Are Trump’s “Conservative” Media Flacks Preparing to Jump Ship?
Is it just me, or has there been some notable distancing going on over the past week between Donald Trump’s usually reliable cheerleaders in the conservative media and their guy? Some of Trump’s biggest promoters suddenly seem far less enthusiastic about their candidate, and shockingly, a few even appear to be testing the waters for a public withdrawal of support.
Author and commentator Ann Coulter — who just a few months ago famously demonstrated her commitment to Trump by tweeting that she’d back him even if he performed abortions in the White House — has finally expressed some embarrassment at his conduct.
“I’m a little testy with our man right now,” Coulter told Milo Yiannopoulos (a fellow Trump supporter) on his radio show a few days ago. “Our candidate is mental! Do you realize our candidate is mental? It’s like constantly having to bail out your 16-year-old son from prison.”
Coulter was referring to Trump’s derogatory, highly-publicized retweet about Heidi Cruz’s looks. Coulter added, “This is the worst thing that he has done. Everything else I could probably defend.”
That’s a pretty interesting statement, considering that prior to the Heidi Cruz tweet, Trump had mocked American POWs for their capture, ridiculed a reporter for his physical disability, mused about a journalist’s menstrual cycle and trashed her on the Internet for over six months (all because she asked him a question he didn’t like), disparaged Carly Fiorina’s face, said George W. Bush “lied” about Iraq having WMDs, compared Ben Carson to a child molester, and portrayed World War II internment camps as a good idea.
Those remarks merely scratch the surface of Trump’s large array of disgraceful statements, all of which Coulter could “probably defend.” It’s hard to fathom how she could possibly view the Cruz tweet as being the worst incident of the bunch, or a bridge too far.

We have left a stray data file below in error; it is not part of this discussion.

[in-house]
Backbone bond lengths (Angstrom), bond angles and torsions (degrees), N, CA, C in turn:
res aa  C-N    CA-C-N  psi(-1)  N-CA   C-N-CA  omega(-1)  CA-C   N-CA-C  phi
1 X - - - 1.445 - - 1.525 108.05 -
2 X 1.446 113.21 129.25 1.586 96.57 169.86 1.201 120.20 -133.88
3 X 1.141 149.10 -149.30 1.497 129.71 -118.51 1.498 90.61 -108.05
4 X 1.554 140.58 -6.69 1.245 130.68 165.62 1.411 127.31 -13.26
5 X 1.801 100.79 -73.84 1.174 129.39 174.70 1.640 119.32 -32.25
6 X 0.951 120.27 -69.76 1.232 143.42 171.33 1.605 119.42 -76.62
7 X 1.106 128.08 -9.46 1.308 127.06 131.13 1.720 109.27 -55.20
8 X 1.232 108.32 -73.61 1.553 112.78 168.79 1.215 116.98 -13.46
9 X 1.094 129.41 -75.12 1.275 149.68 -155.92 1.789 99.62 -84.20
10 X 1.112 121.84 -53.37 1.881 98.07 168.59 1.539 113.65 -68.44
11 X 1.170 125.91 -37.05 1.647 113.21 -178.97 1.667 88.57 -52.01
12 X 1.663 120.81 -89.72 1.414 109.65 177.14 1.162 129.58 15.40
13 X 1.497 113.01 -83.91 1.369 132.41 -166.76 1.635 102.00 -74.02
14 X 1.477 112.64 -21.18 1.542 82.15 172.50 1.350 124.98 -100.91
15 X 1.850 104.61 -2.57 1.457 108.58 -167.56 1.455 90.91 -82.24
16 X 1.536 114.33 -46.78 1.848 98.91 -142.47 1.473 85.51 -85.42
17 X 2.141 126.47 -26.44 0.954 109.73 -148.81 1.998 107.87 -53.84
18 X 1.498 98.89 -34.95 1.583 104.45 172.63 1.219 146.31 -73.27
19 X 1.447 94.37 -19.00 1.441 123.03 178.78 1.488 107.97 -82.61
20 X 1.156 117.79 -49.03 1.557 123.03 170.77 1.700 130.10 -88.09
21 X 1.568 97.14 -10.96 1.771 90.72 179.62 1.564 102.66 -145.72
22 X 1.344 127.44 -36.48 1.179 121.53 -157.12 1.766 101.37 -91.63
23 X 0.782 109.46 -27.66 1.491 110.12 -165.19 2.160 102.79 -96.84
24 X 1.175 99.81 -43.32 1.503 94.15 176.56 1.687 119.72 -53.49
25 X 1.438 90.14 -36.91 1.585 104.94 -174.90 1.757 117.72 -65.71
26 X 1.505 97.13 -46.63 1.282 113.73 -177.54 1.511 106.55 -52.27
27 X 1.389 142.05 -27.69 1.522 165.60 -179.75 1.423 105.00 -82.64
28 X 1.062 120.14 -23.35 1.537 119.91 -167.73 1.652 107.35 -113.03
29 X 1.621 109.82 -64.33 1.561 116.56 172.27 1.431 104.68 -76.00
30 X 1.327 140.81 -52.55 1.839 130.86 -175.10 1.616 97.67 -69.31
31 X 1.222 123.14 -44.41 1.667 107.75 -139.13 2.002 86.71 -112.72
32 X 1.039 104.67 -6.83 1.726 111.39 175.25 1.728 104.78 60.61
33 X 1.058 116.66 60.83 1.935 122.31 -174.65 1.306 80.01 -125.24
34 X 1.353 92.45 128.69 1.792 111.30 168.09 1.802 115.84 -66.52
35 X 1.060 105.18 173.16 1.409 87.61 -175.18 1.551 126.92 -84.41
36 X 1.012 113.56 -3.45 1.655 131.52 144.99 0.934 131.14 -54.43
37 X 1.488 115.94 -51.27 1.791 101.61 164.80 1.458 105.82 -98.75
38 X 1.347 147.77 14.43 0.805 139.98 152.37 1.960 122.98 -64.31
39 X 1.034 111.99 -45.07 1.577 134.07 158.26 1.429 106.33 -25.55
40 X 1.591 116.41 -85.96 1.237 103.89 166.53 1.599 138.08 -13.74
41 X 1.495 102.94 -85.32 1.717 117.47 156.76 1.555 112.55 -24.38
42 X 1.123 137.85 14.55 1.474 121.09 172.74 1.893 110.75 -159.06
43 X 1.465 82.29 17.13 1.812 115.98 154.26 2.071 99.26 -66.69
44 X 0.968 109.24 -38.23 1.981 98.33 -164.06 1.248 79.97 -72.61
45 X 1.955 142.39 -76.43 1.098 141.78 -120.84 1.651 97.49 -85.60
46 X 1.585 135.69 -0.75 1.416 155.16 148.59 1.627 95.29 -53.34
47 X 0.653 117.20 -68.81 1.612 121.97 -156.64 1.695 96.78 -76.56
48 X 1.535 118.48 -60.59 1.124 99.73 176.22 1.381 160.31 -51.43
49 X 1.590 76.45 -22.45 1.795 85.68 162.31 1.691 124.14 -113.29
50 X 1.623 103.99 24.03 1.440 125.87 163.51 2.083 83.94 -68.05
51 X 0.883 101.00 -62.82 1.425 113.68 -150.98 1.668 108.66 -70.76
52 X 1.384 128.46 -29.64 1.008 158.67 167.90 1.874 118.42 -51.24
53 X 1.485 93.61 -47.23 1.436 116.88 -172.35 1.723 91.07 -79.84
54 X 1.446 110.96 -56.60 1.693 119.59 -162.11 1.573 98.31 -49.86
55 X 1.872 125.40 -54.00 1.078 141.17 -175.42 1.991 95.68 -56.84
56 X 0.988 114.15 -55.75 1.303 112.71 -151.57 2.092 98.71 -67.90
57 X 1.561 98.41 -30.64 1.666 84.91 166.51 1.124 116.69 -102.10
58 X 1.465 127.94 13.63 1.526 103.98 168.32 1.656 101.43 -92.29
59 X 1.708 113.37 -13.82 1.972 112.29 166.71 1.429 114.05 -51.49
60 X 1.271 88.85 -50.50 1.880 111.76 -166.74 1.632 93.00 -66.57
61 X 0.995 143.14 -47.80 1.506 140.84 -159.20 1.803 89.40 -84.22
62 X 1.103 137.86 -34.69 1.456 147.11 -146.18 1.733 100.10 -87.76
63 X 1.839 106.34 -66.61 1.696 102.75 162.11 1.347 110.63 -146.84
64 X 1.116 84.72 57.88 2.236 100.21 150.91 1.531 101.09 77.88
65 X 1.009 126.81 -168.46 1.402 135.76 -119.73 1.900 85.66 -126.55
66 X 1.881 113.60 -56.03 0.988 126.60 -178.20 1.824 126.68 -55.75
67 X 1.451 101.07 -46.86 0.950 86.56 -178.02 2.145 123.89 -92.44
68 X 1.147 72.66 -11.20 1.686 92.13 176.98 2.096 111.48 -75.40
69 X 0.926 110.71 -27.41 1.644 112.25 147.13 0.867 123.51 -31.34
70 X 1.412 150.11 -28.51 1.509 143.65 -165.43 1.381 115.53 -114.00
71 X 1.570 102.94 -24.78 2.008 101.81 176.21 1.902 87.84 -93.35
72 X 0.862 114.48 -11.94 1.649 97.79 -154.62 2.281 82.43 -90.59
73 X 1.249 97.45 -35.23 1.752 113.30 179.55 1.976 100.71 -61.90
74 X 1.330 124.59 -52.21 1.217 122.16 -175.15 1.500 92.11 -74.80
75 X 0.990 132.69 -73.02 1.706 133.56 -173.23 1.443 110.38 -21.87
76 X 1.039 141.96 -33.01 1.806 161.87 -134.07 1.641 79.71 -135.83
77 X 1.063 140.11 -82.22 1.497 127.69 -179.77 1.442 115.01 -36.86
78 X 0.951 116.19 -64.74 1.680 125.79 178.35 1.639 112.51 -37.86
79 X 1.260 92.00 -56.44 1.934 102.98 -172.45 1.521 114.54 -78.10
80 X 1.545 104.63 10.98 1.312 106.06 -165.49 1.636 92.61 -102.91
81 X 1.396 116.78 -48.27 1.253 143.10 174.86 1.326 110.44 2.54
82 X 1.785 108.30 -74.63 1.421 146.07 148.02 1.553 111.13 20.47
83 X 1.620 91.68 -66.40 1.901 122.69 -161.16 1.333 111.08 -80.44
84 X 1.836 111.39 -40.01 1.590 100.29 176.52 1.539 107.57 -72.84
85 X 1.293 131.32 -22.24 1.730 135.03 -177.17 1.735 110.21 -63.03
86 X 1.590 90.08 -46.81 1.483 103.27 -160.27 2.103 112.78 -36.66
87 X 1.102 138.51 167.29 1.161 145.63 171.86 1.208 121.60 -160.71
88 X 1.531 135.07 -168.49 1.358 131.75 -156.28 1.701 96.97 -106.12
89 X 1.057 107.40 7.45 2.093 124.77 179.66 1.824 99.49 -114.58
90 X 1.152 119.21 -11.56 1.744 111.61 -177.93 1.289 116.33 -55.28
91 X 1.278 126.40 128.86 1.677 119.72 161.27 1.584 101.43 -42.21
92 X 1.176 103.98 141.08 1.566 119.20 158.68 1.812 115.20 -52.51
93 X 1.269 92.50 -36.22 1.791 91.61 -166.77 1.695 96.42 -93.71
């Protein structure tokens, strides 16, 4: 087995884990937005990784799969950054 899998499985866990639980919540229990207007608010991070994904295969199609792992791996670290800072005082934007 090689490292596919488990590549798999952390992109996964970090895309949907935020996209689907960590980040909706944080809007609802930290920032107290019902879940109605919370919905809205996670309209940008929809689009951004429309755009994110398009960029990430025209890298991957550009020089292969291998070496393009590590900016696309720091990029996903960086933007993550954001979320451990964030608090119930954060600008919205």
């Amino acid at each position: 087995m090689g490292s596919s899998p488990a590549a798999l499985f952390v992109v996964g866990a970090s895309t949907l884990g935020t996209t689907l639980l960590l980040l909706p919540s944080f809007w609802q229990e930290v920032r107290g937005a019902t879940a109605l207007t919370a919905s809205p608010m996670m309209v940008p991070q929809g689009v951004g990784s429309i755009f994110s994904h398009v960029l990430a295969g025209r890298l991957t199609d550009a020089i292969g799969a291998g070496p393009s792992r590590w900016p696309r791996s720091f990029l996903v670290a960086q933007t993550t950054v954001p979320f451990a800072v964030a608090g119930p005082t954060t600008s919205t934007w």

I don’t think she really believes that. I think something has changed.
Fox News’s Andrea Tantaros had been an adamant defender and champion of all things Trump for quite some time, both on-air and on Twitter. She seemed to take personal offense to National Review’s “Against Trump” issue, and has at times lashed out at the magazine’s writers (which has included the leveling of false charges). Tantaros has taken subtle and not-so-subtle shots at her Fox News colleagues for being critical of Trump — her advocacy for the GOP front-runner has been so glaring that even Bill O’Reilly has called her out on it.
Last week, however, Tantaros unexpectedly knocked Trump on Twitter, lumping his corrosive behavior in with that of President Obama, Hillary Clinton, and declared that the United States “has no good options” in leaders. Since then, her Twitter feed has been virtually empty of both praise for Trump and condemnations of GOP “elites” — a term she had been using quite regularly to define Trump critics.
Something has changed.
Breitbart columnist John Nolte, who has garnered a lot attention this election cycle with his aggressive defenses of Trump, is suddenly conflicted as well.